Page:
No Pure Race on Earth
Racial Mixture is a law of God, said His Excellency the Most Reverend Romolo Carboni, Apostolic Delegate, in a meeting at Tuahiwi Pa last October. The Delegate who came as Ambassador of the Vatican State and is also in charge of Roman Catholic ecclesiastical matters in Australia, New Zealand and Oceania, was welcomed to Tuahiwi by Mr Henare Jacobs, the Hon. E. T. Tirikatene, M.P., and Mr Te Ari Pitama.
In an address to the Maori people, Monsignor Carboni stressed his desire to see Maoris in every place and position in the hierarchy of the Roman Catholic Church in New Zealand and abroad.
“It is a universal law,” he said, “that the different races of different places in different centuries move from one country to another, from one continent to another. For their very preservation, for their very strength, they mix together… there is no pure race on earth. What we call a pure race is an amalgamated race, resulting from different races. It is the law of God that the different races constituting the very same human family move from one country to another, from one continent to another and they mix with different races for their very preservation and strength. Here in New Zealand there are two or three different races and in the future there will be only one race resulting of the different races of today. There is a process which follows the laws of God—that process of assimilation and integration which should not be pushed unduly and should not be stopped. All the people of different races living together and particularly their leaders and authorities should be intelligent, wise and prudent to see in that process a law of God, a law made, not by human beings, not by human laws, but by God himself. That law shall not be changed, and we must discover, we must recognise, and we must follow that law. Here in New Zealand, the different races are mixed together in a very natural, supernatural and beautiful way. I congratulate all the New Zealand people, the people of European origin and the Maori people and their leaders in the Church and State. I do believe that the New Zealand people and Government treat the different races in a more human and Christian way than any other country in the world.”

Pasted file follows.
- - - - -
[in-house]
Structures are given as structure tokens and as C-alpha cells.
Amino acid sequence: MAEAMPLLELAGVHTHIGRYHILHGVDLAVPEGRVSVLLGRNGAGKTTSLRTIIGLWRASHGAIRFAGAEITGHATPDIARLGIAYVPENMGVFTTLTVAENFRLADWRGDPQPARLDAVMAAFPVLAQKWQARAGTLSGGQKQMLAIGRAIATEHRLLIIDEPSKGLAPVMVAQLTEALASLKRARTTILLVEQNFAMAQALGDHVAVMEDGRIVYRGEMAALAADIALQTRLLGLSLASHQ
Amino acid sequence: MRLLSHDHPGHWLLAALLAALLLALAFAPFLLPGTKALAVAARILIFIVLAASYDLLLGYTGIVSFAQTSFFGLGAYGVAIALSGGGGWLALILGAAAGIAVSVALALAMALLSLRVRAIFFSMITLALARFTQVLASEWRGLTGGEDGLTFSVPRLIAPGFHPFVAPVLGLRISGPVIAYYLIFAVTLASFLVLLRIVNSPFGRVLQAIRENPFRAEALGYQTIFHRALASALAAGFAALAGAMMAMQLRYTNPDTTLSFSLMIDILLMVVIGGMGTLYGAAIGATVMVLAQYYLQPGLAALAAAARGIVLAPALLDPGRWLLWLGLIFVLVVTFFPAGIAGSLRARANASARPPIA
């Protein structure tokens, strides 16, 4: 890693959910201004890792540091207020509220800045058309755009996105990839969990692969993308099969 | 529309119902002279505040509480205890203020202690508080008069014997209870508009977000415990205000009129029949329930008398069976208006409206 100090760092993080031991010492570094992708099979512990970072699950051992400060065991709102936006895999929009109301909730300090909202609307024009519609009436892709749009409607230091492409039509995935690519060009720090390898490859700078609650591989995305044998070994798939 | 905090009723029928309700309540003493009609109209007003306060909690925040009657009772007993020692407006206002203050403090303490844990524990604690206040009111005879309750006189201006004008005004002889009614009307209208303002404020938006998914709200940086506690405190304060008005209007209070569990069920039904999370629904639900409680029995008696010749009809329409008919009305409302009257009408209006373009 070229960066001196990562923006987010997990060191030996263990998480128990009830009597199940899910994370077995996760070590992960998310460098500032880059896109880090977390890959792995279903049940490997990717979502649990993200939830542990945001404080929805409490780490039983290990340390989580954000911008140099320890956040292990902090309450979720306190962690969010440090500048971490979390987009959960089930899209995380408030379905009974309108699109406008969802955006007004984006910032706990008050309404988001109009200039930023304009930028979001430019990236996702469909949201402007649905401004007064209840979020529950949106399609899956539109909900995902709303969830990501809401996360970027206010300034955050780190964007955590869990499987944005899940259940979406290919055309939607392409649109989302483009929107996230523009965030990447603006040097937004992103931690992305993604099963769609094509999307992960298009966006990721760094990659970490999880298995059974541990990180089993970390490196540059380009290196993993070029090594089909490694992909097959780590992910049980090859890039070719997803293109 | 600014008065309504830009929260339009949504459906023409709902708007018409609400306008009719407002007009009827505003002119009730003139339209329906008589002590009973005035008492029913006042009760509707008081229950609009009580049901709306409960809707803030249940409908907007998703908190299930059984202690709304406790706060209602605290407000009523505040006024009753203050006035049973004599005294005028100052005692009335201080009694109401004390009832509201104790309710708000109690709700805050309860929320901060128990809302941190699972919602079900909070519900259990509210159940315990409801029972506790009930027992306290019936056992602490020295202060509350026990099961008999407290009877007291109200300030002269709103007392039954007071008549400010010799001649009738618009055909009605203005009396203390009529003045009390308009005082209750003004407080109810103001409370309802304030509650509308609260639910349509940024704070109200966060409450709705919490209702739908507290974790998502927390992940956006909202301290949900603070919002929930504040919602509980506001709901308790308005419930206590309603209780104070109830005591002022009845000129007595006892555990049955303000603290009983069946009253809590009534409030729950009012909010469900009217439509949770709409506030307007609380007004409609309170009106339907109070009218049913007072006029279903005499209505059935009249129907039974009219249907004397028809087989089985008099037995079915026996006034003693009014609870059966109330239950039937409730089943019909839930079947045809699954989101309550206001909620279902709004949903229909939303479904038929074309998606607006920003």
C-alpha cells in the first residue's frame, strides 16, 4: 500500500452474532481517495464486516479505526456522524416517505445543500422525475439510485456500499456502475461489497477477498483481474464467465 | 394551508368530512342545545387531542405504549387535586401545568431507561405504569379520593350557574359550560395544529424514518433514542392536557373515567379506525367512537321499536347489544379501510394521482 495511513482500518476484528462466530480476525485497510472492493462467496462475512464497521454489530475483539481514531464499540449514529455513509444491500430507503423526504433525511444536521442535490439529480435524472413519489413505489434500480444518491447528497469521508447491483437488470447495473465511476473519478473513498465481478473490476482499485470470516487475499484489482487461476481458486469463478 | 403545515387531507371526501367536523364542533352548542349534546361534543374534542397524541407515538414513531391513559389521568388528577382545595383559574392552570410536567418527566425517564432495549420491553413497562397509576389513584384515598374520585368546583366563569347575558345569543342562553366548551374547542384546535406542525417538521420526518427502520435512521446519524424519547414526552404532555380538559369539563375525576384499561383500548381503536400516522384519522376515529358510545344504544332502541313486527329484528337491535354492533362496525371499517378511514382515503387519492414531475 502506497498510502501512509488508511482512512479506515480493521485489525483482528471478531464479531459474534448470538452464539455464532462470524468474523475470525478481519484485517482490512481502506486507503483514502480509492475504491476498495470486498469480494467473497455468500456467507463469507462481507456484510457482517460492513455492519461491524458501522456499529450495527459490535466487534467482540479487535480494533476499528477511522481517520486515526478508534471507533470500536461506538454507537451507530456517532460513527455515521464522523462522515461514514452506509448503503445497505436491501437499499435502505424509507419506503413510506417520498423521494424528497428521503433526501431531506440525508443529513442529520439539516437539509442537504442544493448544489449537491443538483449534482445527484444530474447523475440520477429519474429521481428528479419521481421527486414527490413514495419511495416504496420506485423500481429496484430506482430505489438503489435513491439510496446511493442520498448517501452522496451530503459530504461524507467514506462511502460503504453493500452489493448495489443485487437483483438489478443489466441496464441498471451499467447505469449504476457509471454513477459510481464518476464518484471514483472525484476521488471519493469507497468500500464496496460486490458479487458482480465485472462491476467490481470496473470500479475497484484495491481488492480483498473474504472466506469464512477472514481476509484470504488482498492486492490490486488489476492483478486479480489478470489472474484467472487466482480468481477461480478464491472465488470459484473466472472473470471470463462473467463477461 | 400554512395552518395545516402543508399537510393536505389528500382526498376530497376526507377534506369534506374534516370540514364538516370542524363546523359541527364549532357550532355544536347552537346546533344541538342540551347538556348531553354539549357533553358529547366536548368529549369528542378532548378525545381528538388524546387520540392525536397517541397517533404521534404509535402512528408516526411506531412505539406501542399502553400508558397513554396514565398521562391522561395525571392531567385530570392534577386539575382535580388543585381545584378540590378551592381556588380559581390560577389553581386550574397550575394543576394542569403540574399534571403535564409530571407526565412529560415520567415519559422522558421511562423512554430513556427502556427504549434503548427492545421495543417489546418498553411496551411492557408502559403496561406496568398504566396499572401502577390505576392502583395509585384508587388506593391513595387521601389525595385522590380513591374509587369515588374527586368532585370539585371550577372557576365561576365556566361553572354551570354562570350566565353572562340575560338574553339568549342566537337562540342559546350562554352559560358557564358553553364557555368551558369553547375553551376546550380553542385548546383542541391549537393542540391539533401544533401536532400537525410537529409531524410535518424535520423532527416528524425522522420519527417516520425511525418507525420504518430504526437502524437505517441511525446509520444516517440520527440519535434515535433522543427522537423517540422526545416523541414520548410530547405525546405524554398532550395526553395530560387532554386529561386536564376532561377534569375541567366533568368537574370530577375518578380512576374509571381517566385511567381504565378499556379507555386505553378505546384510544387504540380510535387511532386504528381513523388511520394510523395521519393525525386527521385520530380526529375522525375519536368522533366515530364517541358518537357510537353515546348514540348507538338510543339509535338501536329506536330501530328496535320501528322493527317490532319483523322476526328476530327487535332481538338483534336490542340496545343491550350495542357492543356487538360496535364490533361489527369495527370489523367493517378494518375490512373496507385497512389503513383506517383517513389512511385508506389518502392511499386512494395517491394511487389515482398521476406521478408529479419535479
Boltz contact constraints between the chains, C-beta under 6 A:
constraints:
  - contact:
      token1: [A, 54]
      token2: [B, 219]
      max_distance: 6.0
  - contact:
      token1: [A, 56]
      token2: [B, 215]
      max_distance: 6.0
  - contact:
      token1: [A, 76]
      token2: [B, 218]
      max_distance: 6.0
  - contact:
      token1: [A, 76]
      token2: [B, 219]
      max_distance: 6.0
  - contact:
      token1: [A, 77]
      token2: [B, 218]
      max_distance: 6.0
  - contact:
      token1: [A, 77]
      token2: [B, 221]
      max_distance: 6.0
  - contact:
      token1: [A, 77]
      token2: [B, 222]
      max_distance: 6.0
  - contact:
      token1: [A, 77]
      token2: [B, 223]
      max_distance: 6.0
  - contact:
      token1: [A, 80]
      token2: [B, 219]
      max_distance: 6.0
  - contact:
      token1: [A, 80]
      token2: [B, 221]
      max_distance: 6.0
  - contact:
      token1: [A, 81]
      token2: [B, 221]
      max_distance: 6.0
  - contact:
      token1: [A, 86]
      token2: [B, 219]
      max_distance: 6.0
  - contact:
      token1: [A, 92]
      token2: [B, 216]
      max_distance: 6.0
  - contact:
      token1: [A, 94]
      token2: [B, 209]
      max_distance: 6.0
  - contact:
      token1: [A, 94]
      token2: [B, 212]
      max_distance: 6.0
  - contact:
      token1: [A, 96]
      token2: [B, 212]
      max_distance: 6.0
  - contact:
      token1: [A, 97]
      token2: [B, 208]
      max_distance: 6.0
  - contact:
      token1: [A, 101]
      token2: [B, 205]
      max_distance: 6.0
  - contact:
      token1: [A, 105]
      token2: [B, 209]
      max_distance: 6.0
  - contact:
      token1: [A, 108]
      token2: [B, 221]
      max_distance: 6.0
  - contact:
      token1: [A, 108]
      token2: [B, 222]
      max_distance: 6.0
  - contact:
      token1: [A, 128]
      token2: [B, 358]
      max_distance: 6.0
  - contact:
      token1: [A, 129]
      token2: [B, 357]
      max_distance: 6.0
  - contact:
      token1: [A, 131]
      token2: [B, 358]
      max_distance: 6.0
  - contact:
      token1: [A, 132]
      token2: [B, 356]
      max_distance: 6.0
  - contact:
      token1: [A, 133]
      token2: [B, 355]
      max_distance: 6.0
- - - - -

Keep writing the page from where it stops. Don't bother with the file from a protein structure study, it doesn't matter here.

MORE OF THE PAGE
Prizes awarded by the Ngarimu V.C. and 28 (Maori) Battalion Memorial Scholarship Fund Board were announced after a meeting in Wellington.
The prize list announced by the Minister of Education, Mr Algie, is as follows:
Winners of the– Ngarimu Essay Competition held in November: Forms 1 and 2, J. Murray, Kereru, Hastings; Forms 3 and 4, G. Manunui, Maori Girls', Marton; Forms 5 and 6, M. Durie, Te Aute, Pukehou.
Essays in Maori: Forms 1 and 2, G. Ormsby, Oparau; Forms 3 and 4, J. Apanui, Rerekohu Maori D.H.S.; Forms 5 and 6, Piki Don Herewini, St Stephen's, Auckland.
After consideration had been given to the reports received from principals and headmasters, the scholarships held by the following students during 1956 were approved for continuation in the current year: D. Paul, Te Aute; R. Bennet, New Plymouth G.H.S.; D. E. Yates, Dannevirke H.S.; E. Edmonds, Queen Victoria, Auckland; Te Waari Ward-Holmes, Nelson College.
The Ngarimu V.C. University Scholarships awarded last year to W. W. Hikaka, of Hawera, and A. P. Hura, of Taumarunui, who are both attending the University of Otago, were approved for continuation this year. Of the 12 students who were applicants for these scholarships this year, awards were made to F. P. T. Bennett, of Te Hauke, near Hastings, and R. M. Taiaroa, of Timaru.